In lieu of an abstract, here is a brief excerpt of the content:

  • Preface
  • Philip Sicker

In a 1906 letter to Stanislaus, Joyce observed, “I like the notion of the Holy Ghost being in the ink-bottle,” an instance of his characteristic “repurposing” of religious language for aesthetic self-depiction. Garry Leonard’s essay, “Soul Survivor: Stephen Dedalus as the Priest of the Eternal Imagination,” finds its point of departure in an earlier letter where Joyce remarked to Augusta Gregory, “I have found no man yet with a faith like mine.” Joyce’s “faith,” Leonard explains, is a confidence in the creative power of his “reborn soul.” This is the same soul that Stephen discovers in A Portrait of the Artist as a Young Man when he repudiates the Catholic Church’s precept of an inaccessible, punishing divinity. Leonard argues that for Joyce “it is possible to ‘un-believe’ in religion and still believe you have a soul”—and to save his artistic soul, Stephen must lose his faith in God. This reading of Stephen’s transformation is informed by the philosopher Charles Taylor’s view that modernity is marked not by a simple “subtraction” of faith from daily life, but rather by a movement from religious orthodoxy to new forms of experience-based belief that answer humanity’s need for a “fullness within.” Thus, in “dying out of the transcendent order of the sacred,” Stephen is “born into the immanent order of the secular.” Within this process, his sense of the “soul” changes from the immaterial and “everlasting” entity of Christian orthodoxy to an inner forge. Here, sensate experience, no longer burdened by a sense of sin, is transmuted into an art that remains “everliving” after its creator dies. Even when Stephen struggles with religious fear and guilt—as when Dante threatens that eagles will pull out his eyes or when he sees the word “foetus” carved in a desk—Leonard finds prophetic hints of the soul’s rebirth in his imaginative “re-ordering” of these traumas. The climax of this transformation, he argues, is Stephen’s “sacramental” epiphany on Sandymount Strand, where his “soul leaps” at the summons [End Page ix] of the bird-girl, “an incarnation of the Virgin Mary appearing in the secular world,” who confirms his artistic vocation and anoints him its “priest.” Stephen’s “creative soul” is born here with the renewal of his body. This soul embraces the depths of the immanent world, and it “radiates outward” to “priest-ridden, God-forsaken” Ireland, where the artist vows to bring forth “the uncreated conscience of his race.”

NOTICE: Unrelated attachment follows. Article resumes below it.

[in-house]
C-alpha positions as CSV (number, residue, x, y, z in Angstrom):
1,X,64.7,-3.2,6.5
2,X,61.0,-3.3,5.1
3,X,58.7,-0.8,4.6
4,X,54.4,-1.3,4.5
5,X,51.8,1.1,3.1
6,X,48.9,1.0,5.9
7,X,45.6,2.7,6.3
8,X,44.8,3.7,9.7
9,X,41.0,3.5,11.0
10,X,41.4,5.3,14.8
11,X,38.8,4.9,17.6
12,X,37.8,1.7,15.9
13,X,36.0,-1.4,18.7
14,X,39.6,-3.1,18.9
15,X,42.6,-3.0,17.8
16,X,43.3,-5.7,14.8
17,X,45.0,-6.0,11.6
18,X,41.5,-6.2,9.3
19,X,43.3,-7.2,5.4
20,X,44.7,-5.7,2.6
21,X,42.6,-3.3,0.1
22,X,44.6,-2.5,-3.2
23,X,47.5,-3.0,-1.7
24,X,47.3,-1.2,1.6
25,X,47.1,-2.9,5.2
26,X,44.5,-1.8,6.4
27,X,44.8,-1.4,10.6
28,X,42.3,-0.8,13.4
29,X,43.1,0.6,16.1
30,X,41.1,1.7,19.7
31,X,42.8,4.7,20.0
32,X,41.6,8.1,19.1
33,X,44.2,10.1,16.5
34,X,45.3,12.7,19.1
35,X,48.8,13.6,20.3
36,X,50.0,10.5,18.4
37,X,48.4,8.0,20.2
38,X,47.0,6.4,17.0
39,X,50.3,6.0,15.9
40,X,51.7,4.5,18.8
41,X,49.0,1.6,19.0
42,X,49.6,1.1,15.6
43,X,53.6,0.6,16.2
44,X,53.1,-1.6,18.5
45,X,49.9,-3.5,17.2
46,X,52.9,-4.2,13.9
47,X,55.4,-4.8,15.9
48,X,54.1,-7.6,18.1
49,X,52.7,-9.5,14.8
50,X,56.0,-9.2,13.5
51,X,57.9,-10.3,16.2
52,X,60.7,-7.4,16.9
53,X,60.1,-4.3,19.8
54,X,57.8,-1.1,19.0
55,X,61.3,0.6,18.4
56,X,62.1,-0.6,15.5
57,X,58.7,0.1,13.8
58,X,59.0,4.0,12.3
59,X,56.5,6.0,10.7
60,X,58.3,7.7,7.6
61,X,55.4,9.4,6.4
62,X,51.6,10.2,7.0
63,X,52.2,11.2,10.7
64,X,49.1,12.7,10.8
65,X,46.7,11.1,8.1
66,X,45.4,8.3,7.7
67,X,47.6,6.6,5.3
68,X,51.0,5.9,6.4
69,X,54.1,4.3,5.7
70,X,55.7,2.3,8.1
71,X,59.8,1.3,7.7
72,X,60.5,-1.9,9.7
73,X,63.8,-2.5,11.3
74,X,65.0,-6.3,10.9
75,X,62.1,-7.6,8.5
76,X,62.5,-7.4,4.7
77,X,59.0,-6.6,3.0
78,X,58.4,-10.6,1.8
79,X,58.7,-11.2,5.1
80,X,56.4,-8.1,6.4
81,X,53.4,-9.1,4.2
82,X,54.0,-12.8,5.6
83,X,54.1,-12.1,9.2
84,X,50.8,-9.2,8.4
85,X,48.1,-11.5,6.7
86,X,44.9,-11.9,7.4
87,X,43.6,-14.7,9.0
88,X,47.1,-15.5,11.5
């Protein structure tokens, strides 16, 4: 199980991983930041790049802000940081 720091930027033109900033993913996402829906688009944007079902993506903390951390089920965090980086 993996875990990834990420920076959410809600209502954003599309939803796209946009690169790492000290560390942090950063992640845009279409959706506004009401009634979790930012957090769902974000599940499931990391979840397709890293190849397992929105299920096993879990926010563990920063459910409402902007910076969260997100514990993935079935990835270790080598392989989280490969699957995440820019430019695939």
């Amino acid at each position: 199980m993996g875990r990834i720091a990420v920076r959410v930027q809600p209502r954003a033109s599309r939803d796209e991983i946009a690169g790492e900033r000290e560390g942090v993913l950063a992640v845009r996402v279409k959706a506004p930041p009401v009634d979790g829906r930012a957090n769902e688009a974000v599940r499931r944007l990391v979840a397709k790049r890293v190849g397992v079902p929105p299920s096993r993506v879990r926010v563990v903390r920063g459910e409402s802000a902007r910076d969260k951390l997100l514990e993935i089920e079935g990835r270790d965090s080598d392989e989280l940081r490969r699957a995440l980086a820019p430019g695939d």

While Leonard emphasizes the transformative impact of Stephen’s visual impressions, Ethan King explores the liberating role of Bloom’s touch in his study of “intercorporeal ethics” in Ulysses. Joyce’s Dublin, King notes, is a place characterized by violent “concussive encounters”— from Farrell’s collision with the stripling to Private Carr’s assault on Stephen—that are, at once, tactile interactions and “ideological interpellations” of colonialist or nationalist politics. Surrounded by coercive touches that would dissolve individual subjectivity, Joyce’s characters harbor anxieties about physical contact, regarding it as a source of epidermal contamination and psychic erasure. Bloom, however, overcomes his own touch-related trauma (the memory of Rudy’s conception) through his successive encounters with the blind stripling, Gerty, and Stephen. King analyzes these relationships as “dialogues of recognition and sympathy” in which Bloom’s touch initiates an exchange that is “profoundly generative and reciprocal.” In each case, Joyce presents a “wordless dialogue” in which Bloom seeks an inter-subjective awareness of himself by inhabiting the Other’s perspective, while also preserving a sense of the Other’s radical alterity. Noting that Bloom takes the stripling’s hand without dehumanizing pity, King argues that this responsive and redeeming touch is predicated on a mutual recognition of vulnerability—a principle King extends to Bloom and Gerty, who share a common “language” generated not by contact in the flesh but by an intense visual exchange that Maurice Merleau-Ponty calls “palpitation with the look.” The crowning moment of intercorporeality is Stephen’s recognition of Bloom as a “different man” when taking his arm in “Eumeus.” King reads this scene of reciprocal discovery through Emmanuel Levinas’s belief that...


Additional Information

Print ISSN
pp. ix-xv
Launched on MUSE
Open Access
Back To Top

This website uses cookies to ensure you get the best experience on our website. Without cookies your experience may not be seamless.